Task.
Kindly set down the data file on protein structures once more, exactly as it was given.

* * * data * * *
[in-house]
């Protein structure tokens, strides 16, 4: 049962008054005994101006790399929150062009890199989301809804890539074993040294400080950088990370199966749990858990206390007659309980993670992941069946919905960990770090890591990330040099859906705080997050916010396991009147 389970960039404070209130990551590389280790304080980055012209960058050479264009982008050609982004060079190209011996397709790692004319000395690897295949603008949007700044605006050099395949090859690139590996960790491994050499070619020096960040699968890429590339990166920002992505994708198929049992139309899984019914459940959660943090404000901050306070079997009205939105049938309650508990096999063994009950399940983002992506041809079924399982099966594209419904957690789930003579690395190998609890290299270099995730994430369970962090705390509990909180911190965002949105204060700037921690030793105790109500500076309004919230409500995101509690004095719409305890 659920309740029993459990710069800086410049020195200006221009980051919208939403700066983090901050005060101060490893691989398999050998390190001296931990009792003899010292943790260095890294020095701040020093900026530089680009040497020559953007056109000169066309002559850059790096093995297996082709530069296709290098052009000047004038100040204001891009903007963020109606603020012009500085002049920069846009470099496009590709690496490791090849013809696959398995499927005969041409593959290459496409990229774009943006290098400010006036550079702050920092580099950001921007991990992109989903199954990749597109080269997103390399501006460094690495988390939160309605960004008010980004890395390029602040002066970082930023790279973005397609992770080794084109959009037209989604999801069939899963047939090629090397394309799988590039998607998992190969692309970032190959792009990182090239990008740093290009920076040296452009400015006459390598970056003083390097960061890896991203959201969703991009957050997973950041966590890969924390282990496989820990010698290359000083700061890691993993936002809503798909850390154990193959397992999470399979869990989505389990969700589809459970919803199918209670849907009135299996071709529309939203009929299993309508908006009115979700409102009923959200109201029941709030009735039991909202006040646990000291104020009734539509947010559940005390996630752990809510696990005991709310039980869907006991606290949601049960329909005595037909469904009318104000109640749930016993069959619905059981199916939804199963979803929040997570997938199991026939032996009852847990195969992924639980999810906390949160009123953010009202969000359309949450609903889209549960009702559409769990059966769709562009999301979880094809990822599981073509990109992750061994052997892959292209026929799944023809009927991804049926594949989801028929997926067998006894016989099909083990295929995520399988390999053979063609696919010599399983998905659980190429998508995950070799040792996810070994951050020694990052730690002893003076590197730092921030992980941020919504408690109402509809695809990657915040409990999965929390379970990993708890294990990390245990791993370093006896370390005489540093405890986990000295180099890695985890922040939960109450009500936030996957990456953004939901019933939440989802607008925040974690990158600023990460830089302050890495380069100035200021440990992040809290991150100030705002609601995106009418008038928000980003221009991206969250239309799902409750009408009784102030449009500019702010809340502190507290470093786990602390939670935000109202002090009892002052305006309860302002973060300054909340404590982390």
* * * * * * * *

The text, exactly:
[in-house]
């Protein structure tokens, strides 16, 4: 049962008054005994101006790399929150062009890199989301809804890539074993040294400080950088990370199966749990858990206390007659309980993670992941069946919905960990770090890591990330040099859906705080997050916010396991009147 389970960039404070209130990551590389280790304080980055012209960058050479264009982008050609982004060079190209011996397709790692004319000395690897295949603008949007700044605006050099395949090859690139590996960790491994050499070619020096960040699968890429590339990166920002992505994708198929049992139309899984019914459940959660943090404000901050306070079997009205939105049938309650508990096999063994009950399940983002992506041809079924399982099966594209419904957690789930003579690395190998609890290299270099995730994430369970962090705390509990909180911190965002949105204060700037921690030793105790109500500076309004919230409500995101509690004095719409305890 659920309740029993459990710069800086410049020195200006221009980051919208939403700066983090901050005060101060490893691989398999050998390190001296931990009792003899010292943790260095890294020095701040020093900026530089680009040497020559953007056109000169066309002559850059790096093995297996082709530069296709290098052009000047004038100040204001891009903007963020109606603020012009500085002049920069846009470099496009590709690496490791090849013809696959398995499927005969041409593959290459496409990229774009943006290098400010006036550079702050920092580099950001921007991990992109989903199954990749597109080269997103390399501006460094690495988390939160309605960004008010980004890395390029602040002066970082930023790279973005397609992770080794084109959009037209989604999801069939899963047939090629090397394309799988590039998607998992190969692309970032190959792009990182090239990008740093290009920076040296452009400015006459390598970056003083390097960061890896991203959201969703991009957050997973950041966590890969924390282990496989820990010698290359000083700061890691993993936002809503798909850390154990193959397992999470399979869990989505389990969700589809459970919803199918209670849907009135299996071709529309939203009929299993309508908006009115979700409102009923959200109201029941709030009735039991909202006040646990000291104020009734539509947010559940005390996630752990809510696990005991709310039980869907006991606290949601049960329909005595037909469904009318104000109640749930016993069959619905059981199916939804199963979803929040997570997938199991026939032996009852847990195969992924639980999810906390949160009123953010009202969000359309949450609903889209549960009702559409769990059966769709562009999301979880094809990822599981073509990109992750061994052997892959292209026929799944023809009927991804049926594949989801028929997926067998006894016989099909083990295929995520399988390999053979063609696919010599399983998905659980190429998508995950070799040792996810070994951050020694990052730690002893003076590197730092921030992980941020919504408690109402509809695809990657915040409990999965929390379970990993708890294990990390245990791993370093006896370390005489540093405890986990000295180099890695985890922040939960109450009500936030996957990456953004939901019933939440989802607008925040974690990158600023990460830089302050890495380069100035200021440990992040809290991150100030705002609601995106009418008038928000980003221009991206969250239309799902409750009408009784102030449009500019702010809340502190507290470093786990602390939670935000109202002090009892002052305006309860302002973060300054909340404590982390």